The assault on choice continues. See this story in today’s New York Times. This paragraph gives a good flavor of the entire article:
[University of Chicago economist Richard] Thaler and Cass Sunstein of the University of Chicago Law School suggested that it is proper for government, or an employer, to set boundaries to choice to achieve desired social objectives, an approach they call "libertarian paternalism."
What are the "desired social objectives"? How are they chosen? The range of options – from among which the "desired" ones are to be chosen – is vast. Do our "desired social objectives" include absolute income equality among families? Zero rates of divorce? Reducing the number of abortions? Curing cancer within ten years? Putting a man on Mars? No more petroleum imports? Reducing air pollution nationwide by 10% annually? 25% annually? 50% annually? Eliminating the trade deficit? Completely eliminating tobacco consumption? Reducing alcoholism by 5%? By 30%? TiVo in every family room?
Talk about a superfluity of choices! And whichever ones are selected will apply to us all, as a society. Because government will be entrusted to direct us all to pursue many of these "social objectives," we’d better make sure that the process for choosing which "social objectives" to pursue is pretty darn fool-proof. After all, what if we err in choosing the best set of "social objectives"? Or what if government inadvertently misdirects us toward pursuing some "social objectives" that are not among those truly chosen? We’re stuck – for there’s less individual, decentralized experimentation going on that can alert those of us on the wrong track to switch to a better track.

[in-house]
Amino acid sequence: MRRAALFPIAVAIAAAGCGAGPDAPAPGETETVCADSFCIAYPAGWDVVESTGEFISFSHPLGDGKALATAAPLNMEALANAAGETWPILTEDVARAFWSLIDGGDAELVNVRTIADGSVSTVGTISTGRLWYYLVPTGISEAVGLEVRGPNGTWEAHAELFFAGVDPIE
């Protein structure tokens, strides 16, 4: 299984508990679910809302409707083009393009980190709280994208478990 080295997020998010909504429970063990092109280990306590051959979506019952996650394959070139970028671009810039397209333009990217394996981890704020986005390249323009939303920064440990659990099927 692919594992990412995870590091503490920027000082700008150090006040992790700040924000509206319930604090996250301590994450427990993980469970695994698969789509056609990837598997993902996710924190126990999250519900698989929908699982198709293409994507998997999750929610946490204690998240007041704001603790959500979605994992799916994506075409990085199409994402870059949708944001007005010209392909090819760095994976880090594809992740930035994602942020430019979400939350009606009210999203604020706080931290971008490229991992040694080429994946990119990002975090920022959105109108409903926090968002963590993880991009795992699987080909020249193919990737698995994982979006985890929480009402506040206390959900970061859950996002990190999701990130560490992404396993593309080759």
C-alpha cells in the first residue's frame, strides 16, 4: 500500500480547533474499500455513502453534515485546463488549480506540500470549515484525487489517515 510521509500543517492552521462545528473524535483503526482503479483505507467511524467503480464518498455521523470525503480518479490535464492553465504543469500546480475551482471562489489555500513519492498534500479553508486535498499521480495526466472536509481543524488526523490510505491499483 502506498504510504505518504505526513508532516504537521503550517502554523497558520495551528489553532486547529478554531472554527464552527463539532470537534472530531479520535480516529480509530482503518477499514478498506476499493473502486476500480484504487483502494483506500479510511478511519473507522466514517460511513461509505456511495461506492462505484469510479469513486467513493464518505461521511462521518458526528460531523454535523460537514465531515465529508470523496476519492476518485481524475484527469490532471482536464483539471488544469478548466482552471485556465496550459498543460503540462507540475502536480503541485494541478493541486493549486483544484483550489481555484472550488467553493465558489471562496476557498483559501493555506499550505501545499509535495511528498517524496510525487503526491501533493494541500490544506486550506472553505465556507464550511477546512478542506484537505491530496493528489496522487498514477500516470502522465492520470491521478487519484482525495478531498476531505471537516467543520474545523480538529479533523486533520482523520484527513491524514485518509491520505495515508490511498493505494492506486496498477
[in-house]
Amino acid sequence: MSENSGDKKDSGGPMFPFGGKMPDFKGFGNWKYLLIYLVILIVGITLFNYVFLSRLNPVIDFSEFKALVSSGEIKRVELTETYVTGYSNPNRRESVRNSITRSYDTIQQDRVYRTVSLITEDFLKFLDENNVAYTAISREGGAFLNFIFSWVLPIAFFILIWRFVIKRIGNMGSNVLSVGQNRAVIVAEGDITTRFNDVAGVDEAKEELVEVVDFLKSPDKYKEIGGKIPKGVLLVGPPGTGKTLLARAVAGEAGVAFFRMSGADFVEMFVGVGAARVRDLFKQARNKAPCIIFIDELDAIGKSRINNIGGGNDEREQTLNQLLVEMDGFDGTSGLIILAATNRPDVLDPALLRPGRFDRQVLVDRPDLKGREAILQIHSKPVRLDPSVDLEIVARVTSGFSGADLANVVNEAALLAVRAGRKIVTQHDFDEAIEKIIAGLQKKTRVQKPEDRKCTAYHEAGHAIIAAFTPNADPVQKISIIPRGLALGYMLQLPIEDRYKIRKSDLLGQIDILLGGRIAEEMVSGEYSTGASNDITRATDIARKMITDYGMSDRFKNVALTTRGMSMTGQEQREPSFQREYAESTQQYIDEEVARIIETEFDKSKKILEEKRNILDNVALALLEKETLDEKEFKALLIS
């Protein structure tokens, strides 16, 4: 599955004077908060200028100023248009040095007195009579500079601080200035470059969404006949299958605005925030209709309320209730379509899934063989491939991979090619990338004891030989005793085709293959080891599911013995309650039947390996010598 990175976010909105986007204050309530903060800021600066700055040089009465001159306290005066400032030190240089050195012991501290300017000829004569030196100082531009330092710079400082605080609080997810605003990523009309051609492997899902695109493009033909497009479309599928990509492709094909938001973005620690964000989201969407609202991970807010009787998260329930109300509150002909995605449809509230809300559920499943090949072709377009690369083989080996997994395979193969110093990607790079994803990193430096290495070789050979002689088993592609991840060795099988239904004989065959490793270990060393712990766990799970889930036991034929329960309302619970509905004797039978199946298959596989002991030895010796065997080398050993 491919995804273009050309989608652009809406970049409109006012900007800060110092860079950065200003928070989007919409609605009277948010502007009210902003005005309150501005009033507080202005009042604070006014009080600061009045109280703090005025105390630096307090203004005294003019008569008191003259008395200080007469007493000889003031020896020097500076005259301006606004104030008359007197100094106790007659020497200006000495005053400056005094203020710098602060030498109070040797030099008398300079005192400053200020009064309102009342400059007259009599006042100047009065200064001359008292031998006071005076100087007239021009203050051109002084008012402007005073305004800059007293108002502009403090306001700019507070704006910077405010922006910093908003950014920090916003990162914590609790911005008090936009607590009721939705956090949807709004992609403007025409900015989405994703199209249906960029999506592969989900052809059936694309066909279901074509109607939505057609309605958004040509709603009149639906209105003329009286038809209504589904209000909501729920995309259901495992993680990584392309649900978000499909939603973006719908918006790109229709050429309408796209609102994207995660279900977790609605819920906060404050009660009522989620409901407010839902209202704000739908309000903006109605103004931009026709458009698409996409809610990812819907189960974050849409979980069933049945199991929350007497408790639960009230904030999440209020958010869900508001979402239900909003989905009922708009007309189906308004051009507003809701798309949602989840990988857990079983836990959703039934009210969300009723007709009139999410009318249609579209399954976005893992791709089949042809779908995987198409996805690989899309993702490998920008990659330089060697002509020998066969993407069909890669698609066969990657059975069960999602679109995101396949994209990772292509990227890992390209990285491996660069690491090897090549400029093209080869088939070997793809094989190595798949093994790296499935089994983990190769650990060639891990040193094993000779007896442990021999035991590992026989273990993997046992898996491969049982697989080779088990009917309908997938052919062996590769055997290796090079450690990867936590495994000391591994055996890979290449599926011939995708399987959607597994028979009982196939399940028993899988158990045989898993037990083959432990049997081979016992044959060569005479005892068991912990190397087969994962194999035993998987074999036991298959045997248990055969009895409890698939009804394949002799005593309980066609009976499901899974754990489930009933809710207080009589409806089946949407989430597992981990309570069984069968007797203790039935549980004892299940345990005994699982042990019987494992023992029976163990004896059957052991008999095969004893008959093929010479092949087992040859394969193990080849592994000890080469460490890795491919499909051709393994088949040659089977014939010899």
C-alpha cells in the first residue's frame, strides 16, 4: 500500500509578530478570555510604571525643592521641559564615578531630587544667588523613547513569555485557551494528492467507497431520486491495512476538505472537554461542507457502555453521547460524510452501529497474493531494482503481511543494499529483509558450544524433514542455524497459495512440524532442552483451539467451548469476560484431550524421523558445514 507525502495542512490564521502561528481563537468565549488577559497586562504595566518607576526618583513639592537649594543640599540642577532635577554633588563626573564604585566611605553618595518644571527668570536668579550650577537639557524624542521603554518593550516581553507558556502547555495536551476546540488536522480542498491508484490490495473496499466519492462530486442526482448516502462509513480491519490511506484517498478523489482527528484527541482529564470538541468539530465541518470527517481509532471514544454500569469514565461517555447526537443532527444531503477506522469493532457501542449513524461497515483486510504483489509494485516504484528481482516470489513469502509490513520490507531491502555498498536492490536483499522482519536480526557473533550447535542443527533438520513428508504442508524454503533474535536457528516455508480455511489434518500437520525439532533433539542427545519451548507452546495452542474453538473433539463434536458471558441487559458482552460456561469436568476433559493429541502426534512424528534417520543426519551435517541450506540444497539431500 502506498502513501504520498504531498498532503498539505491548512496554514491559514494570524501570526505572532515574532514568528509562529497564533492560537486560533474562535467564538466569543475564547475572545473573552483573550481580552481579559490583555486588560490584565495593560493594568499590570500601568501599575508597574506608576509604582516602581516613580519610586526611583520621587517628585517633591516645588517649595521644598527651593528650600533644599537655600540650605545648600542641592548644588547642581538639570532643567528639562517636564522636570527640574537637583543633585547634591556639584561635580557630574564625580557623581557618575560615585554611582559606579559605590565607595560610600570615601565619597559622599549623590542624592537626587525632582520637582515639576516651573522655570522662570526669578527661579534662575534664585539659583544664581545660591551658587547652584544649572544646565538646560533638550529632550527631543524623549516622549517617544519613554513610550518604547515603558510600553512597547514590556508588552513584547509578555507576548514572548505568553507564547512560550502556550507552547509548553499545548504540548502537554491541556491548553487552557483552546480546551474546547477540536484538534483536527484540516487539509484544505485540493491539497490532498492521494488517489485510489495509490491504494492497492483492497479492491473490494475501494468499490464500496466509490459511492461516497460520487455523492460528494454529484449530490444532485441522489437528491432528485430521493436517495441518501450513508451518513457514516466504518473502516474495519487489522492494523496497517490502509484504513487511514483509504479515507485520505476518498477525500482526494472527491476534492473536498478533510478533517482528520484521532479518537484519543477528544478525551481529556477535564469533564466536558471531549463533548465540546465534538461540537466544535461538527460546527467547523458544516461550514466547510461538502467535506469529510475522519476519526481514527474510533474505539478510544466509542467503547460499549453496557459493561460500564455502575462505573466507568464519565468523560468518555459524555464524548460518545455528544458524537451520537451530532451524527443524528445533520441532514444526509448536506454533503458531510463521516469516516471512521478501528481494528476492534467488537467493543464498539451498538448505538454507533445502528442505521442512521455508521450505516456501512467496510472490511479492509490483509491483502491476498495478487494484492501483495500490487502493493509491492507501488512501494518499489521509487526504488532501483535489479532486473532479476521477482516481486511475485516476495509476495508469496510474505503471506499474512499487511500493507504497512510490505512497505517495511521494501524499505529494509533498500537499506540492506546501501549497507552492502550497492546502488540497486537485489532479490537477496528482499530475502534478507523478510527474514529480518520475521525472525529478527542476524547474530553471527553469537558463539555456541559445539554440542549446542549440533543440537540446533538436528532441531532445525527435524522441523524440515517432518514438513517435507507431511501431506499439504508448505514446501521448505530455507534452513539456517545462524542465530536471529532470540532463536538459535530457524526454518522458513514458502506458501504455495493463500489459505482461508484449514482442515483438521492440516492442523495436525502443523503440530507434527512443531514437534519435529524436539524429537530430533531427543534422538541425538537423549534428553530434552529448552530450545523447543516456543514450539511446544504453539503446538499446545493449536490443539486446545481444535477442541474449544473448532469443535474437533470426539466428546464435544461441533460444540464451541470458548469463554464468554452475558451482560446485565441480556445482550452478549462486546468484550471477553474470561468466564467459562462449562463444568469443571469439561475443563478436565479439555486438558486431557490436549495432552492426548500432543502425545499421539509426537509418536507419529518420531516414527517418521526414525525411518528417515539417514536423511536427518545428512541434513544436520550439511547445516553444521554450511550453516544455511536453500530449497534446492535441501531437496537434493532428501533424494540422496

Elsewhere in the New York Times story, the writer says that "empirical studies have found that people, regardless of intelligence, do not always choose well."
Gee. People don’t always choose well. Are empirical studies needed to determine such a fact? Does any respectable school of economics, theory of psychology, or political philosophy rest on the assumption that people choose well always?
One vital theory of choice was explained by Kenneth Arrow. Whatever the problems with individual choice, they are small beer next to those that afflict collective choices.
Also on this topic, Cafe Hayek’s own Russ Roberts debated Barry Schwartz last week on NPR.